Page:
Apologise they Must
Although eternally lacking forbearance for settlers as well as diplomatic willpower, the sub-continent always flaunted welcome arches for foreigners, making it appear overtly hospitable to looters, conquerors, traders and settlers; by choice or made so by force or by the guile of overenthusiastic opportunists from within.
Little wonder then that it was possible for an alien, a Central Asian Turk called Babar, to defeat the ruler of Delhi, and set up a magnificent empire that ruled the land of Indus Valley civilisation and of Vedic culture for three hundred years. So much so that Moguls are now known as Indians, not so easily vice versa that one.
The Greeks, the Central Asians, the Mongols, the Arabs, the Europeans and the British often virtually walked into the land, but today within the land once bracketed as India (albeit shredded by religion, language and culture) you need to stand in a queue and a have a visa to go from Dhaka to Kolkata or from Amritsar to Lahore; forget the trouble-free swivel around to say hello to Caesar at Athens, have a cup of grape juice with Nebuchadnezzar in Babylonia, have a game of archery with Genghis Khan at Ulan Bator, or speak your mind to B-liar at the White Hall.
This land has held open arms for every passer-by, even allowed them to set up home. But this land of giant rivers and trickling rivulets, of gigantic minds and brave sons, has been consistently intolerant to oppressors and dictators, foreign or home-bred.
Born with two wings spread apart by a nemesis created by history that cut across its middle, Pakistan lost more than half its population by the excesses of its non-Bengali politicians, razakars and knee-wise generals. And so, within twenty-four years of independence from the occupying armed British business people, Pakistan bizarrely lodged a gruesome war it was destined to lose on the very wing that fed and nourished it for years. Why else should they call us ummah and let the respective non-people leaders exchange chumma along the cheeks?
While today visiting Pakistani leaders conveniently salute the martyrs of this land that verily their soldiers killed, it has evaded apologising and financially compensating (for moral compensation is impossible) for one of the most grisly crimes in the history of mankind. In fact, Pakistani leaders should not be allowed to set foot on the Jatiya Smriti Soudha, bathed in sacred blood of countless shaheeds, until they (Pakistanis) have asked for forgiveness for their sin.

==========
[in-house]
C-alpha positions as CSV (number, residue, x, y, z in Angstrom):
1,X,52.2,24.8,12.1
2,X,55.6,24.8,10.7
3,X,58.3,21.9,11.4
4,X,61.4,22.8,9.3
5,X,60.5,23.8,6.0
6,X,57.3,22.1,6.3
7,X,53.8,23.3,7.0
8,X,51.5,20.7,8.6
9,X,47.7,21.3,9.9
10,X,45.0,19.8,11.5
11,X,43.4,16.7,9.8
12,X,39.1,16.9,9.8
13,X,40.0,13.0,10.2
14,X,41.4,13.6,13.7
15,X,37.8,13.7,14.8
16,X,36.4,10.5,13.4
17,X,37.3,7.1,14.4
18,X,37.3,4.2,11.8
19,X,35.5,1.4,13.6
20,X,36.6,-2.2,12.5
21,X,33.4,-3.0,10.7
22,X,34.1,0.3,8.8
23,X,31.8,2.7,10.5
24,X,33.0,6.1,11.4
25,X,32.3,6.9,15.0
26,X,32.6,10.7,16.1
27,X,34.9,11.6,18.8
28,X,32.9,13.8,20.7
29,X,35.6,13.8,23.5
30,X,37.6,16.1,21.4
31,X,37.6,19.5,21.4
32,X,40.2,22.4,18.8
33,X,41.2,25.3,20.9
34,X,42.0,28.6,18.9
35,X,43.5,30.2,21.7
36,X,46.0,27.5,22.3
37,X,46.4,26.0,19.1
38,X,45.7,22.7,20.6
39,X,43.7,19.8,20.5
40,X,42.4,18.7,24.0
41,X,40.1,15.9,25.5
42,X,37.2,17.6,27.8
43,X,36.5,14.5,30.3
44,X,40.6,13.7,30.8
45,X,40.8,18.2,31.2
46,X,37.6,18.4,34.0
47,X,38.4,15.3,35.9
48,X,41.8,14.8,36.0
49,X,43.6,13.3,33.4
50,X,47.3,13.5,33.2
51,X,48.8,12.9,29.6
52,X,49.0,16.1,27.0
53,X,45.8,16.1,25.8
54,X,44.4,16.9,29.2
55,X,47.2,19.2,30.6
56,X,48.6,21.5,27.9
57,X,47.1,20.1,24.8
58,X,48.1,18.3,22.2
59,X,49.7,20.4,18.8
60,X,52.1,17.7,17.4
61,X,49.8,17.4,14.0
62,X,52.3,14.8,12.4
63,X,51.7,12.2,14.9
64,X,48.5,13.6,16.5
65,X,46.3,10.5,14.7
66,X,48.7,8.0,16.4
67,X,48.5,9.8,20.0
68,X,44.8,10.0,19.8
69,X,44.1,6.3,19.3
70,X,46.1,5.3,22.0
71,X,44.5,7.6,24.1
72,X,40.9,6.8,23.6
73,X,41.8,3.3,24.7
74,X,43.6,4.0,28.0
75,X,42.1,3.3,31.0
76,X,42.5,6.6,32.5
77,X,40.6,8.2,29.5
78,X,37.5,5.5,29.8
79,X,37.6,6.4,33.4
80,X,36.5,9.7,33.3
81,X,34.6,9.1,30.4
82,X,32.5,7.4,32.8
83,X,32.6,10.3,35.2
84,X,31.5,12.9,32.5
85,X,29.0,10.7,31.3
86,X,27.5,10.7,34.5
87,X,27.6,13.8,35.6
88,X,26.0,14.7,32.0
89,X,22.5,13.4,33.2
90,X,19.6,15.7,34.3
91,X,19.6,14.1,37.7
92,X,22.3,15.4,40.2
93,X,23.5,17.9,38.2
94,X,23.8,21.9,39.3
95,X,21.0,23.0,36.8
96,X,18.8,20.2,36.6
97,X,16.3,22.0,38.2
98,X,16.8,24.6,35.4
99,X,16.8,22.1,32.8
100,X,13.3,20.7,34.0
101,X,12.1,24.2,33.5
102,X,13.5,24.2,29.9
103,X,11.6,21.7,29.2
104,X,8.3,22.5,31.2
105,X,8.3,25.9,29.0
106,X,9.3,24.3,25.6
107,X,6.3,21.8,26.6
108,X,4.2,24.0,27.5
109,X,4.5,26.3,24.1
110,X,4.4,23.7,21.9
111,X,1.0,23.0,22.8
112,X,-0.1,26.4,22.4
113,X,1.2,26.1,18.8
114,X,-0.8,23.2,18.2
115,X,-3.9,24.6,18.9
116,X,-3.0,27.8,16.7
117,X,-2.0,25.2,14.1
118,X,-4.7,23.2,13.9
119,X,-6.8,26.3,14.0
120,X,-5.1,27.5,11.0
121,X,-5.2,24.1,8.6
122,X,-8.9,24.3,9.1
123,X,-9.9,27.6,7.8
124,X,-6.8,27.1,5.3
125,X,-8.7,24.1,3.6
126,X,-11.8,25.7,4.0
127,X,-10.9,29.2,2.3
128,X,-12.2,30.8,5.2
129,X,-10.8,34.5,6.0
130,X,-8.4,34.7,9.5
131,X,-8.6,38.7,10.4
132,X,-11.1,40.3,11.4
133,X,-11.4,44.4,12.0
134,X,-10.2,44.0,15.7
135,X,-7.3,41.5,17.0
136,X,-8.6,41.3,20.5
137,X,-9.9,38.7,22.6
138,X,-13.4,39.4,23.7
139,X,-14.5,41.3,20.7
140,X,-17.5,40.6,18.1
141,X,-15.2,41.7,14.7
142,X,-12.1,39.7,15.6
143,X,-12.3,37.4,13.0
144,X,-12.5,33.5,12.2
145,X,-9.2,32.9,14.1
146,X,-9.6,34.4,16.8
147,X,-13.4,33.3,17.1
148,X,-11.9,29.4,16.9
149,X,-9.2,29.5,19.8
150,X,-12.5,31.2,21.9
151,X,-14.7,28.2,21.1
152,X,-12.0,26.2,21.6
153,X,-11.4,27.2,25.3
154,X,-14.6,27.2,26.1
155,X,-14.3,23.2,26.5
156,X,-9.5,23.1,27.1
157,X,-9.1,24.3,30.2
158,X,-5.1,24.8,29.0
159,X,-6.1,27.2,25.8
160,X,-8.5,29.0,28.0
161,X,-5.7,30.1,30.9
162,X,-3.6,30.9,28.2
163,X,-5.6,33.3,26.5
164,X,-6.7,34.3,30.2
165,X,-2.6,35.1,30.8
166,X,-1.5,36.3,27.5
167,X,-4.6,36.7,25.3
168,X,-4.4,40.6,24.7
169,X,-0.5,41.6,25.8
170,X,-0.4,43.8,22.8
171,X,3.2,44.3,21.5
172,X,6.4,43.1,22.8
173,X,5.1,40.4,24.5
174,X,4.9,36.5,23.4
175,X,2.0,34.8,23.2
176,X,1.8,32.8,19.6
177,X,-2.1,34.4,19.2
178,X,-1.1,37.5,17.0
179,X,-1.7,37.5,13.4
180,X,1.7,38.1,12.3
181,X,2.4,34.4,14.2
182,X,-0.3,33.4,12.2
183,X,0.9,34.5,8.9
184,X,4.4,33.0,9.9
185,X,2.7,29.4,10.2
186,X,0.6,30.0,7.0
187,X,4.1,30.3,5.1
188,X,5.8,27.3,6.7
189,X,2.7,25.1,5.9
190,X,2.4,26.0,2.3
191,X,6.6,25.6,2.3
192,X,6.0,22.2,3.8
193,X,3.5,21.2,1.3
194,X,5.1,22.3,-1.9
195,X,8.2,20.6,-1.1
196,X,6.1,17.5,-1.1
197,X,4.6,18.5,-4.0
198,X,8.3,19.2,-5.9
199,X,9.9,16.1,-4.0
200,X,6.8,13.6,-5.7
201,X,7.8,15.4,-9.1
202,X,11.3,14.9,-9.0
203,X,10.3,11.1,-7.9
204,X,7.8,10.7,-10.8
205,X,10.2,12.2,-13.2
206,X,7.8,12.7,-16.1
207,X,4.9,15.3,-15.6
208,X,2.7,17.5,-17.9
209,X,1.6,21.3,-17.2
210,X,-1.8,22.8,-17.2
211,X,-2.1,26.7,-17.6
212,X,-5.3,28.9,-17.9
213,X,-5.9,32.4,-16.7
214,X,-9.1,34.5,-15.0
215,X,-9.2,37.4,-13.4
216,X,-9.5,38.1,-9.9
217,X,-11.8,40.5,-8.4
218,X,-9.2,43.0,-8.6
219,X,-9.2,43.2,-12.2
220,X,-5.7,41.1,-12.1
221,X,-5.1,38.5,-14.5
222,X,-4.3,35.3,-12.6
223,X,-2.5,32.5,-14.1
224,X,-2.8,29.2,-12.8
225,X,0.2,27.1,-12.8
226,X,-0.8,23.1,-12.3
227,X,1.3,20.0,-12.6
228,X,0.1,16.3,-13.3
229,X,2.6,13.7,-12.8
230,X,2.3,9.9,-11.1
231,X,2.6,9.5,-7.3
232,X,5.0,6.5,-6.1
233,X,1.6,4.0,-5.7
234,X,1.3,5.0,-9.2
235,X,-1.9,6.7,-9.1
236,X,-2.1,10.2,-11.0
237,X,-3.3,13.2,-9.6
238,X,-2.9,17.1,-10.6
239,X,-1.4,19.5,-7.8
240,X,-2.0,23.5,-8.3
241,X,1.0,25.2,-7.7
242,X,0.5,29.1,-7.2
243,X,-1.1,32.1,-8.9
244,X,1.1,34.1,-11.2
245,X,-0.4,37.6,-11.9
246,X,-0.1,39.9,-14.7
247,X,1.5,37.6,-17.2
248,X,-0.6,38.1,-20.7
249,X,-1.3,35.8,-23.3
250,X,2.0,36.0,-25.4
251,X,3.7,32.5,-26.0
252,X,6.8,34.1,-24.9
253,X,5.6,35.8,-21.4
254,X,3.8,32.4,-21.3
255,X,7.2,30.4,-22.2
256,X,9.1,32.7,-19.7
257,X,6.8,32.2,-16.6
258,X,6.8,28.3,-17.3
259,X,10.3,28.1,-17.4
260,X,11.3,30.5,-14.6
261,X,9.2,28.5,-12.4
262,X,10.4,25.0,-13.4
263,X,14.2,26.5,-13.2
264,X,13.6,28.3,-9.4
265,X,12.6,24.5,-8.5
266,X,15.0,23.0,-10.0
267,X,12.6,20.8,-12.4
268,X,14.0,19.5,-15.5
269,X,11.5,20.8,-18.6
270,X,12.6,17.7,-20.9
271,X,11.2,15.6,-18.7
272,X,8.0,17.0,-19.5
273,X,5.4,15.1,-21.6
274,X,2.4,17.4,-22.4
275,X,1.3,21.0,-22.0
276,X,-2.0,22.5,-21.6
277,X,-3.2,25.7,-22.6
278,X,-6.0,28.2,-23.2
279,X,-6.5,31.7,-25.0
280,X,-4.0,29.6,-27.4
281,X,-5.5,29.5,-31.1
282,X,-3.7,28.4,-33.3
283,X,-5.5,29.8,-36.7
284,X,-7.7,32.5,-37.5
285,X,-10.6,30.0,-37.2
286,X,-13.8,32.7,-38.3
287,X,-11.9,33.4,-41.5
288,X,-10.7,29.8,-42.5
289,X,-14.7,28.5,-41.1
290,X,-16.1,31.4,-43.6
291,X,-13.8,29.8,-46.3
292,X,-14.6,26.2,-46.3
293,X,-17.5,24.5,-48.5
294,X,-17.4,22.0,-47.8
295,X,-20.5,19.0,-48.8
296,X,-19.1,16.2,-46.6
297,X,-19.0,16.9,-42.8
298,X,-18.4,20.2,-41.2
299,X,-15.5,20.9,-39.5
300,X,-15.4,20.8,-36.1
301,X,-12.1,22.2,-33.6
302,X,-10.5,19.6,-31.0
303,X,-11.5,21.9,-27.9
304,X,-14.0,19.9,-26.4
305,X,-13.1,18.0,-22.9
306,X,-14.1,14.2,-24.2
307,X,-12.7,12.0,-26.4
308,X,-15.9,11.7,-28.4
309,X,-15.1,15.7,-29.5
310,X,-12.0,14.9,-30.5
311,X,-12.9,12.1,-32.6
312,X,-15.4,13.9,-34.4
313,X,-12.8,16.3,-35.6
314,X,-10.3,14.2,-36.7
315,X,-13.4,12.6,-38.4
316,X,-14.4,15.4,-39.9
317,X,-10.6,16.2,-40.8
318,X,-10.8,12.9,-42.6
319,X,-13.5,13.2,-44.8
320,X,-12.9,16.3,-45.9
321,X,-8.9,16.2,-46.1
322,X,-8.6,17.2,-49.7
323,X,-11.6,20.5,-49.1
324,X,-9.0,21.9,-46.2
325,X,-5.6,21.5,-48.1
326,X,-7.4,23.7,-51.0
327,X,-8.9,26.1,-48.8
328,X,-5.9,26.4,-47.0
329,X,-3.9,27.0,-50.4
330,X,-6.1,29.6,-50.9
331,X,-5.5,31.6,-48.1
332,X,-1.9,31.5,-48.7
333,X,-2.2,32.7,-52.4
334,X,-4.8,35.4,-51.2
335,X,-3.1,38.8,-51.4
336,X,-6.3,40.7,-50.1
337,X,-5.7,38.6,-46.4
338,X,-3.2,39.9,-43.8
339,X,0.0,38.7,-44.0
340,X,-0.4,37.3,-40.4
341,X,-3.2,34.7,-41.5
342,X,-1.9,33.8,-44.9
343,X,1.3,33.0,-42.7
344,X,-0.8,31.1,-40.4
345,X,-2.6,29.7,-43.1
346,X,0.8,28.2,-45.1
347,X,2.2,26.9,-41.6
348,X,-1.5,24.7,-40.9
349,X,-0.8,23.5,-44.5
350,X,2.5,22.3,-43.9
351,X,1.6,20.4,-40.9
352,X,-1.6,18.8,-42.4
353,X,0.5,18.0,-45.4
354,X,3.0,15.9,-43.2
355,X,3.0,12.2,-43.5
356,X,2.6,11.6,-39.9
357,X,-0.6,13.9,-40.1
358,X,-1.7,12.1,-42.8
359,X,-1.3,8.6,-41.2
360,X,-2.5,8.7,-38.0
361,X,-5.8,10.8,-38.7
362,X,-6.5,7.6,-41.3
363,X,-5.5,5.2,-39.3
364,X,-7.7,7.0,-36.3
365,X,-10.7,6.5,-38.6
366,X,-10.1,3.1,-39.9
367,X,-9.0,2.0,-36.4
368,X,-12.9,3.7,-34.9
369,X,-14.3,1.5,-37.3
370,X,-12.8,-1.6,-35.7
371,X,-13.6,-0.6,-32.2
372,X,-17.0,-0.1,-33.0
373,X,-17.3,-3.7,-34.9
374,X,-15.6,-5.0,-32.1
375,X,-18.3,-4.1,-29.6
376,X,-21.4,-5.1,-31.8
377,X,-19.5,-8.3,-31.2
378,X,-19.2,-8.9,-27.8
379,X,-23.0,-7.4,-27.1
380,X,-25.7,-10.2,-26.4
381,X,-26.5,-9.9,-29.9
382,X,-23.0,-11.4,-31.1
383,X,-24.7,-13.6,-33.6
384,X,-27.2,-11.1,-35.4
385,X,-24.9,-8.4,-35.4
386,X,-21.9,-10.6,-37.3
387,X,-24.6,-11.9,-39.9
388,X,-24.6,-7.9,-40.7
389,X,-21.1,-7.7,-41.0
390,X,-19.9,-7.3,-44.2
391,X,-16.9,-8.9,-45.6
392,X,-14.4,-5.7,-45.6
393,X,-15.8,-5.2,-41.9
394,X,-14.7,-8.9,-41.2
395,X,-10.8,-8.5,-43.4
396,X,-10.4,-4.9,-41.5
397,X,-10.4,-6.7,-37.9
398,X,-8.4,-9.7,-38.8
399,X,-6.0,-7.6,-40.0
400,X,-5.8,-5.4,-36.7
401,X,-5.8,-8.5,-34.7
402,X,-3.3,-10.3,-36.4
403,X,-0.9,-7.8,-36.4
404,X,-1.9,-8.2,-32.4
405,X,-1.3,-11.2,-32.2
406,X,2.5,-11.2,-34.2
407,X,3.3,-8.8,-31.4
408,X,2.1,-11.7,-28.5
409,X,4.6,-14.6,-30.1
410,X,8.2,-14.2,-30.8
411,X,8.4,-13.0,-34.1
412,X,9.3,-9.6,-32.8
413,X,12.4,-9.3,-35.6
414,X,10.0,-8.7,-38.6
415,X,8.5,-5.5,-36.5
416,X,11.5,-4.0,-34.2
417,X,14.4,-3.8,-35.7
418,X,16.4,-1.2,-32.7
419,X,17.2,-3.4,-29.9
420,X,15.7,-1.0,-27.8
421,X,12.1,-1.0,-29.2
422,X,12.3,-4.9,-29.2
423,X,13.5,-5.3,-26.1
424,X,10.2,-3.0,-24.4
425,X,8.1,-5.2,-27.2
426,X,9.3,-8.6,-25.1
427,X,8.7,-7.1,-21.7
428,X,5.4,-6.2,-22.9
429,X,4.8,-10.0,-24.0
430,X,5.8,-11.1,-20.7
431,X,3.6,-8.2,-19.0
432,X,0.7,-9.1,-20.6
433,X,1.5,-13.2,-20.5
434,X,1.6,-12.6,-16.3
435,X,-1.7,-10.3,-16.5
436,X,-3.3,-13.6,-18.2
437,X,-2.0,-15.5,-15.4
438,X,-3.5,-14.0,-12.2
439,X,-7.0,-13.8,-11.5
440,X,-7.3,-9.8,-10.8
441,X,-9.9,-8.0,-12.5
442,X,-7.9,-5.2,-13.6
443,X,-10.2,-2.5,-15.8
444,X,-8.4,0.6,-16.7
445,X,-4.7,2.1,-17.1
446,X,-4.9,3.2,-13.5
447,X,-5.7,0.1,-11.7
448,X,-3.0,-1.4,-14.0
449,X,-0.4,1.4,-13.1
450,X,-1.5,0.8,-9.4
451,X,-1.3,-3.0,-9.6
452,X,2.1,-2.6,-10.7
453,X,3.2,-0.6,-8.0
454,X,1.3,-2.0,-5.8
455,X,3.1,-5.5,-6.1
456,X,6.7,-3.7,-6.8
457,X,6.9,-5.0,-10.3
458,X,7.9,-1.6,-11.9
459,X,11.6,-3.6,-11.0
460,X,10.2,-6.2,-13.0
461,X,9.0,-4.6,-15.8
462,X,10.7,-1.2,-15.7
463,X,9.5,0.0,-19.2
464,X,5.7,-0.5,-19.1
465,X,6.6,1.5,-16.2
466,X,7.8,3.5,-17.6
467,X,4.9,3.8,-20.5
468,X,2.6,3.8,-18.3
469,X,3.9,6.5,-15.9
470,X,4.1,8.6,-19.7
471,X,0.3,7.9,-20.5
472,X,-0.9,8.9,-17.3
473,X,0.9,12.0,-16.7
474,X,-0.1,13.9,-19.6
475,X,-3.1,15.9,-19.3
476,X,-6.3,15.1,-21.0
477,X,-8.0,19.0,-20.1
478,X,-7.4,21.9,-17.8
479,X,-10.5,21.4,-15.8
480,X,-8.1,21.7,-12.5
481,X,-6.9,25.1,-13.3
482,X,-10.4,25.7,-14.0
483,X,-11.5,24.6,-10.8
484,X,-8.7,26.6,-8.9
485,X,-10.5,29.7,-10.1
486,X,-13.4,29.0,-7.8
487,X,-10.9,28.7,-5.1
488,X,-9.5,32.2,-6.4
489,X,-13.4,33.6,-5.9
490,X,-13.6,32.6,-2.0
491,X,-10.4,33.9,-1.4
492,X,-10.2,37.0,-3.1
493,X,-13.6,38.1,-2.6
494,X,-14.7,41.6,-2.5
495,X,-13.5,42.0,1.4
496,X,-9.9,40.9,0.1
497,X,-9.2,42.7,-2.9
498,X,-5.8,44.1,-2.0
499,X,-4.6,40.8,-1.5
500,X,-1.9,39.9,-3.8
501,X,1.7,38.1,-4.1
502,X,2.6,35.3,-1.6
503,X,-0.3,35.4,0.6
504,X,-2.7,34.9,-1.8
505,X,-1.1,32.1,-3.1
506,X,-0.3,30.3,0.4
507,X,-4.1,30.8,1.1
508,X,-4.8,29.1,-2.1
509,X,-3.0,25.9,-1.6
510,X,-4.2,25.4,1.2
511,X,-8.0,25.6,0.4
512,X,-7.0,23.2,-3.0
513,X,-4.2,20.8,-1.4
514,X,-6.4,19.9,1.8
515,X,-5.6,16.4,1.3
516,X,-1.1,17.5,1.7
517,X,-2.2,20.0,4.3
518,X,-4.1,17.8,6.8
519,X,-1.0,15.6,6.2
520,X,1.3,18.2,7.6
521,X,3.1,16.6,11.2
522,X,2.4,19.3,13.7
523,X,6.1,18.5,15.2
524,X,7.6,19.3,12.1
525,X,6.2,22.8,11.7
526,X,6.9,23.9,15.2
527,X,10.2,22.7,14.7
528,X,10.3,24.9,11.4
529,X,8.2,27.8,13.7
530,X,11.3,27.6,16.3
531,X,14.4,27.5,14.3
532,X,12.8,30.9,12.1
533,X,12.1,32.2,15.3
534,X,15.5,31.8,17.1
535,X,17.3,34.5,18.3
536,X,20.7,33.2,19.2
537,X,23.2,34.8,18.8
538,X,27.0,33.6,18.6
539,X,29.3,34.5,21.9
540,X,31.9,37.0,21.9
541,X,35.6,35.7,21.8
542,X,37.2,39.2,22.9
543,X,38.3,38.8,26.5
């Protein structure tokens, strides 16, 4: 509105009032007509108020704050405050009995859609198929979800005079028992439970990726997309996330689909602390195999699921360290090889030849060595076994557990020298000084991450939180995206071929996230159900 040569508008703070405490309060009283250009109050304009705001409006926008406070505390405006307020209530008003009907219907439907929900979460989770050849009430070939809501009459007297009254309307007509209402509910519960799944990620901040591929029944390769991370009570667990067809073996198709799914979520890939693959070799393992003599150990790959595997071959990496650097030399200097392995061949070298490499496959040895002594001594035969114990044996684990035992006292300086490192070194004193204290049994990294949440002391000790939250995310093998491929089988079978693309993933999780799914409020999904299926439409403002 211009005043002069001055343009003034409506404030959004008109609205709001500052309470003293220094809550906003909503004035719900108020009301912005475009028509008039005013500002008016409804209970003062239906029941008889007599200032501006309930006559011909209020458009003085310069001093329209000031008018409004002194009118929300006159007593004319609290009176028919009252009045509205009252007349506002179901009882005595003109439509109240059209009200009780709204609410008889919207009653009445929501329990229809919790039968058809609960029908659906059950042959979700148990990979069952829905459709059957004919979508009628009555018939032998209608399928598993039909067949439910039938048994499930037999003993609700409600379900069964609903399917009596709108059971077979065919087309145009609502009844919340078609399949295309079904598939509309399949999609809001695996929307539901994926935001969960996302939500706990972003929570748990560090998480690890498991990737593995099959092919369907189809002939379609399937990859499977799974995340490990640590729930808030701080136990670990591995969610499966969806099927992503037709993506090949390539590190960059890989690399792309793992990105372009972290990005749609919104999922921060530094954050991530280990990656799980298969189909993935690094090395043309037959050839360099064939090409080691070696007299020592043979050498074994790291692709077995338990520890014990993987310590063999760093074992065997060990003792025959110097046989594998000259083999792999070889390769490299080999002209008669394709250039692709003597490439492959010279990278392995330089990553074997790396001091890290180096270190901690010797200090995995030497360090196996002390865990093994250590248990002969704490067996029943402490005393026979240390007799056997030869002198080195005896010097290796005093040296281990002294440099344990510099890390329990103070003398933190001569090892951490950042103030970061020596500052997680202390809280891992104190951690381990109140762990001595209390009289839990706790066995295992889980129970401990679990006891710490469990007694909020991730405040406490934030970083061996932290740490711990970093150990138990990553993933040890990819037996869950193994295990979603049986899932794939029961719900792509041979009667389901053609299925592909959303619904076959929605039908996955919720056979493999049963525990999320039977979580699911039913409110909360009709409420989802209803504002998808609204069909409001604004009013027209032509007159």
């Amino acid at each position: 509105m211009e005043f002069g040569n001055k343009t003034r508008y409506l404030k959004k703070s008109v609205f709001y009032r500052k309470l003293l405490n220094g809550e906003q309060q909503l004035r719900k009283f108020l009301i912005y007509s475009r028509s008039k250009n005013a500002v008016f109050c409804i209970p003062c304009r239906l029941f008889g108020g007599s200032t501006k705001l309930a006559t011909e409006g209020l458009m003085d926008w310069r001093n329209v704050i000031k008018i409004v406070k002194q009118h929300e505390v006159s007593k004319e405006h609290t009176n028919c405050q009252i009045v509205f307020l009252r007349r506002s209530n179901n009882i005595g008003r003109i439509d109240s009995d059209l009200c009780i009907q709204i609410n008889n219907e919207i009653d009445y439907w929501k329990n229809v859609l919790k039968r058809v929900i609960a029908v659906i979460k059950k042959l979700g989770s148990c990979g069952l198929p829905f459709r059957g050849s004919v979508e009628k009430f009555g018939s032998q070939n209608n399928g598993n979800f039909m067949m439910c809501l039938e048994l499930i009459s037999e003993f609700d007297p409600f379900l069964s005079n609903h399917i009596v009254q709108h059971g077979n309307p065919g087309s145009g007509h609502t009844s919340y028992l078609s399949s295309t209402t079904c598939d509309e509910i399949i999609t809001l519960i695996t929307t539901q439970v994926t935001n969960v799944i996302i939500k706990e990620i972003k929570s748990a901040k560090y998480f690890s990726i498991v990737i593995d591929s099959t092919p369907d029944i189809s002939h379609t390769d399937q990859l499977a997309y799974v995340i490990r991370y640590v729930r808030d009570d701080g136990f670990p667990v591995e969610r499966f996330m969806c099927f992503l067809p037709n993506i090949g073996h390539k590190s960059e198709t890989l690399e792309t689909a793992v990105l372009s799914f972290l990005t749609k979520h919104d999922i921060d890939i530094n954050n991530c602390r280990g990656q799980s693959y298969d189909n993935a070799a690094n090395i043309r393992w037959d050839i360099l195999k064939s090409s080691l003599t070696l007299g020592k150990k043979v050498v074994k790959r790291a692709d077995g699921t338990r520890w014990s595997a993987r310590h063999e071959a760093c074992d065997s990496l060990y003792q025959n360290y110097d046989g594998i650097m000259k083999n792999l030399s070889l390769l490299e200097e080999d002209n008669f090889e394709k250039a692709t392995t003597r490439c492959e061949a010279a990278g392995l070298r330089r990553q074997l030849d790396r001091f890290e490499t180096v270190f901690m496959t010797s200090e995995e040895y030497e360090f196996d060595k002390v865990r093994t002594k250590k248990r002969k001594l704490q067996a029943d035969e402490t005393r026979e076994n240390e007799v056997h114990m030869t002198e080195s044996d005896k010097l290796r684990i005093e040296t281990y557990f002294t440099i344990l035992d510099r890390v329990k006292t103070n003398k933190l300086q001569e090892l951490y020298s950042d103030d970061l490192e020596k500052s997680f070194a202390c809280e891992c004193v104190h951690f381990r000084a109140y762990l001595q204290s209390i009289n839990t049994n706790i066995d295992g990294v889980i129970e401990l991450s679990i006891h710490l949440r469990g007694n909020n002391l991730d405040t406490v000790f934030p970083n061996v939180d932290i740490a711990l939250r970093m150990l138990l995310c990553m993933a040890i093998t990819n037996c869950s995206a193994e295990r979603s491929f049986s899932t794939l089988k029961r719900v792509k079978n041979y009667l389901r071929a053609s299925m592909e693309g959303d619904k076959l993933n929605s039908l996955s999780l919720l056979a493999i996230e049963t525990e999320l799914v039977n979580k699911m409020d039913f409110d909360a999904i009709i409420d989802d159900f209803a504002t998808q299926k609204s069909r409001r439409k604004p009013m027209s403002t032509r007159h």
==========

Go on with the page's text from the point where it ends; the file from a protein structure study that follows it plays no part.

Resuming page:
The mother of the child lost in 1971 still wipes a tear. The widow hopelessly longs for the return of her loved one. The child of a shaheed expects every other living parent to at least feel, if not fight for the cause his father laid down his life.
The cruelty of the Pakistani junta aided by a predisposed civil service of the 1060s and 70s may be gauged to some extent by the treatment it is meting out to its supporters, languishing in sub-human conditions in the so-called Bihari camps in Bangladesh. A country that cannot shoulder its responsibility for its opted citizens for 35 long years has a lot to learn about Islamic values and brotherhood-- two of the many blames the mainly West Pakistanis levelled against the Bengali population in pre-1971. Let us pick up the folk tune and sing in chorus, 'Feel like laughing when we hear…' If that does not ring a bell, try "shunle moder haashi paay…"
The night is always dark. Tomorrow is significantly so.
On the night of 25 March 1971, the Pakistanis unleashed a reign of brutality unparallel in human history. Their heavily armed soldiers and militia fired indiscriminately on innocent civilian Bengali, (many in their sleep in slums, dormitories and barracks) in a bid to quell a civil movement led by Bangabandhu Sheikh Mujibur Rahman. Futile has always been the exercise of the despot.
Day after tomorrow, the sun will rise as always. Day after tomorrow, more significantly so; it has seen the birth of a nation, a great nation. The sun did rise on 26 March 1971. Our enemy thereafter had no place to hide.
Let only those set foot on the holy martyrs' memorial who believe that the then Pakistanis had severely wronged us Bengali.
Let only those salute the martyrs of Bangladesh who understand the grief of the mother.
Let only those lay floral wreaths on 26 March who share the anguish of the bride waiting for someone who shall never return.
Let only those call themselves Bangladeshis who value the distress of the child who tries to grasp the reality why his father never returned from the War of Liberation.
(R) thedailystar.net 2006